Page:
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University of Queensland in talks to commercialize Chinese red bayberry fruit

University of Queensland in talks to commercialize Chinese red bayberry fruit

Singapore: University of Queensland (UQ) is soon going to globally launch a delicious berry-like ancient Chinese red bayberry fruit (Myrica rubra), also known as Yang Mei, following a licensing agreement with a Victorian-based grower-owned berry production and marketing company, Y V Fresh.

UniQuest, which is UQ's main research commercialization company, negotiated the deal after successful trials with growers along the Australian east coast, engagement with tree propagators, fruit marketing companies, and a number of fruit test marketing activities.

UniQuest MD, Mr David Henderson, said that the partnership between UniQuest, YV Fresh and Horticulture Australia (HAL) will facilitate establishing the red bayberry industry in Australia with Australian government and industry funding."UniQuest has licensed the UQ red bayberry Plant Breeders Rights (PBR) to Y V Fresh so that they and their sub-licensees can propagate trees for fruit production and sell that fruit."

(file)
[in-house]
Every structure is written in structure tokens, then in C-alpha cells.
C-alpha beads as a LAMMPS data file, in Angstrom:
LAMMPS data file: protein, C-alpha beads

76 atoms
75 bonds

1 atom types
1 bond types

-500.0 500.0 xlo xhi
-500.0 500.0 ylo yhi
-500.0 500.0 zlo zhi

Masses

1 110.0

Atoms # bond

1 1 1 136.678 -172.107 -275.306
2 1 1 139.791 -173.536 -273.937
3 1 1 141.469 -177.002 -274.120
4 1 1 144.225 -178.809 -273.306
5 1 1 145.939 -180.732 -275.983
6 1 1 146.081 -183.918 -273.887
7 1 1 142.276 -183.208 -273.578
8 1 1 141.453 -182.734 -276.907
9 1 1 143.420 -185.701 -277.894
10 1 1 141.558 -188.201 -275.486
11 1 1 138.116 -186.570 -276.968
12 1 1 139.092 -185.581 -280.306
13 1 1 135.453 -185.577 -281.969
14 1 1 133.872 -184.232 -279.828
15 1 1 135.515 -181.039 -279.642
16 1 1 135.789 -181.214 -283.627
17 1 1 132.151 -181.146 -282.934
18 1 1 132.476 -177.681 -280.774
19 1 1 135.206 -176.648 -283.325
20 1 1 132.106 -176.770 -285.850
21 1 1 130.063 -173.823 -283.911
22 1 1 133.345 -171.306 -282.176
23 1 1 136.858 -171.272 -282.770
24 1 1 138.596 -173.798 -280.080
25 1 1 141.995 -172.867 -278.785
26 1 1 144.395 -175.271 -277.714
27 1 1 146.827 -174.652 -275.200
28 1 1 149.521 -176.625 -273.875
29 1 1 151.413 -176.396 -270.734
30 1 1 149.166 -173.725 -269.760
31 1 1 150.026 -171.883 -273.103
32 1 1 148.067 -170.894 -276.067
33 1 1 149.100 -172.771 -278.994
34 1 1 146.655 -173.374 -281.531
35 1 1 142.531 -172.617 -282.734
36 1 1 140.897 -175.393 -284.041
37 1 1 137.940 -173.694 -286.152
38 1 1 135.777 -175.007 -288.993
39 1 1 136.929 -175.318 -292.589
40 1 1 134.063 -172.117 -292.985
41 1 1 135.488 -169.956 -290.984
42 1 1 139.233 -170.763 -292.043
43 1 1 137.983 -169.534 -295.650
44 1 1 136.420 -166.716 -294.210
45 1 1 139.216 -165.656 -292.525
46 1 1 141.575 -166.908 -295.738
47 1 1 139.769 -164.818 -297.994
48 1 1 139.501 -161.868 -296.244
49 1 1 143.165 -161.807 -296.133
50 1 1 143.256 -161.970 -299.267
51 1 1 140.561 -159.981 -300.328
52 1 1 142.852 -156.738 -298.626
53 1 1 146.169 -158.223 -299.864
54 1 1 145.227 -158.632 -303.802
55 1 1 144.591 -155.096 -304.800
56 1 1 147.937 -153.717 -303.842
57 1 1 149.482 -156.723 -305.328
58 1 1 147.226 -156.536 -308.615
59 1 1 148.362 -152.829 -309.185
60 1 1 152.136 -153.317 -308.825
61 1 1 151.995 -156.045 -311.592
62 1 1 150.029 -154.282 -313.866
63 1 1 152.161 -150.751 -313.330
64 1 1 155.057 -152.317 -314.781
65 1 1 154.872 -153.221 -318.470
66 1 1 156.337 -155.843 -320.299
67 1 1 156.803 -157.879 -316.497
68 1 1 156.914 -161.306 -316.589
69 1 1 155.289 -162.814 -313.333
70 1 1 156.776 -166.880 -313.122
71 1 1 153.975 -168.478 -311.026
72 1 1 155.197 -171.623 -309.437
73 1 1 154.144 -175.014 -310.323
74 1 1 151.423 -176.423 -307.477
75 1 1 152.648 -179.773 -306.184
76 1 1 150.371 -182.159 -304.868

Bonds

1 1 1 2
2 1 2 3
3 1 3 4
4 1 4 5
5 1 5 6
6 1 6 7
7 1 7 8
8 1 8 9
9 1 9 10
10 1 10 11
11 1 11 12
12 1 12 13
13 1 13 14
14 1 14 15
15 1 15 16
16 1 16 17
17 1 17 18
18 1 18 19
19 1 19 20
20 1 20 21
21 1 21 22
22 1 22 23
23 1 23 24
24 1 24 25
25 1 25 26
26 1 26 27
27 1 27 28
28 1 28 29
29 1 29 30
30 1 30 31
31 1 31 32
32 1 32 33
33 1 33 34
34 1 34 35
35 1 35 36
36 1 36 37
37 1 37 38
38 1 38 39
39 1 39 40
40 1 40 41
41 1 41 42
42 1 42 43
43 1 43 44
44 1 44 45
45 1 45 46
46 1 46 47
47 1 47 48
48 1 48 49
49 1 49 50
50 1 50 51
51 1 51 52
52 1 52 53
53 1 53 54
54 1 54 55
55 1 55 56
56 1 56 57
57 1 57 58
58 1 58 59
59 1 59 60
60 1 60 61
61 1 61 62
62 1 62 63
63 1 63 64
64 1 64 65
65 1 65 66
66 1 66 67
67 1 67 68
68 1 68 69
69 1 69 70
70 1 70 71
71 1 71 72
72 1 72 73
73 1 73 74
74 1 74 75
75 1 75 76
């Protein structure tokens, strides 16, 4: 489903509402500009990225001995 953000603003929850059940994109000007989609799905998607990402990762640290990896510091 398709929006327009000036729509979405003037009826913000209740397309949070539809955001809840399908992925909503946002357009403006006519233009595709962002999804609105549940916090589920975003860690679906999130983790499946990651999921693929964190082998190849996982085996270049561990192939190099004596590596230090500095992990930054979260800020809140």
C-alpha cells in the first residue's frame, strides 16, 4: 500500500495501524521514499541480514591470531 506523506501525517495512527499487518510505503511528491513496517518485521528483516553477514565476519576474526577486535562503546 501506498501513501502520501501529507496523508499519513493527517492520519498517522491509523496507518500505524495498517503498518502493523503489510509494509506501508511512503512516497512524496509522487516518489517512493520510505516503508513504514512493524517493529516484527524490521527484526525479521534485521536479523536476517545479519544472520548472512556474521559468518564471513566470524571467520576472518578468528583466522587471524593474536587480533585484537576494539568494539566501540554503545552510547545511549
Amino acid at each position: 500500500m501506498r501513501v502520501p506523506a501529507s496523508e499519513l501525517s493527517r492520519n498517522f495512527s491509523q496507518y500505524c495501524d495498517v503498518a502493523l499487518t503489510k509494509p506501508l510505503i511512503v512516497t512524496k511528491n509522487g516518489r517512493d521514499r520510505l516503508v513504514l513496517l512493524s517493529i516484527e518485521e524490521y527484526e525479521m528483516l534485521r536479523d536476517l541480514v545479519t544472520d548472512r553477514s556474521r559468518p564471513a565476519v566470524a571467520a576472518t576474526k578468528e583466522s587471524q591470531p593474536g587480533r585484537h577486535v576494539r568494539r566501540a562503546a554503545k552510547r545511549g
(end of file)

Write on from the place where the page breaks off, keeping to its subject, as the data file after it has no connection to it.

Mr Henderson said that, "As a tree fruit crop red bayberry should cost less to produce, but can still command a premium retail price similar to blueberries and raspberries. These are important return on investment factors for attracting commercial partners." Furthermore, red bayberry show high levels of antioxidants and other potentially beneficial phytochemicals. The fruit is claimed to be anti-bacterial, anti-viral, anti-carcinogenic, anti-inflammatory, and anti-allergenic.

Red Bayberry has not been widely propagated as a commercial crop in countries other than China. However, Professor Daryl Joyce of UQ's School of Agriculture and Food Sciences has been selecting and evaluating new varieties in collaboration with colleagues overseas and in Australia, including from Queensland's Department of Agriculture, Fisheries and Forestry. "Funding from the Rural Industries Research and Development Corporation (RIRDC) has been crucial for developing our varieties in readiness for commercialization - enabling a scoping study and the pilot research into germplasm evaluation, seed and vegetative propagation, agronomic and postharvest handling practices, and consumer acceptance," Professor Joyce said.

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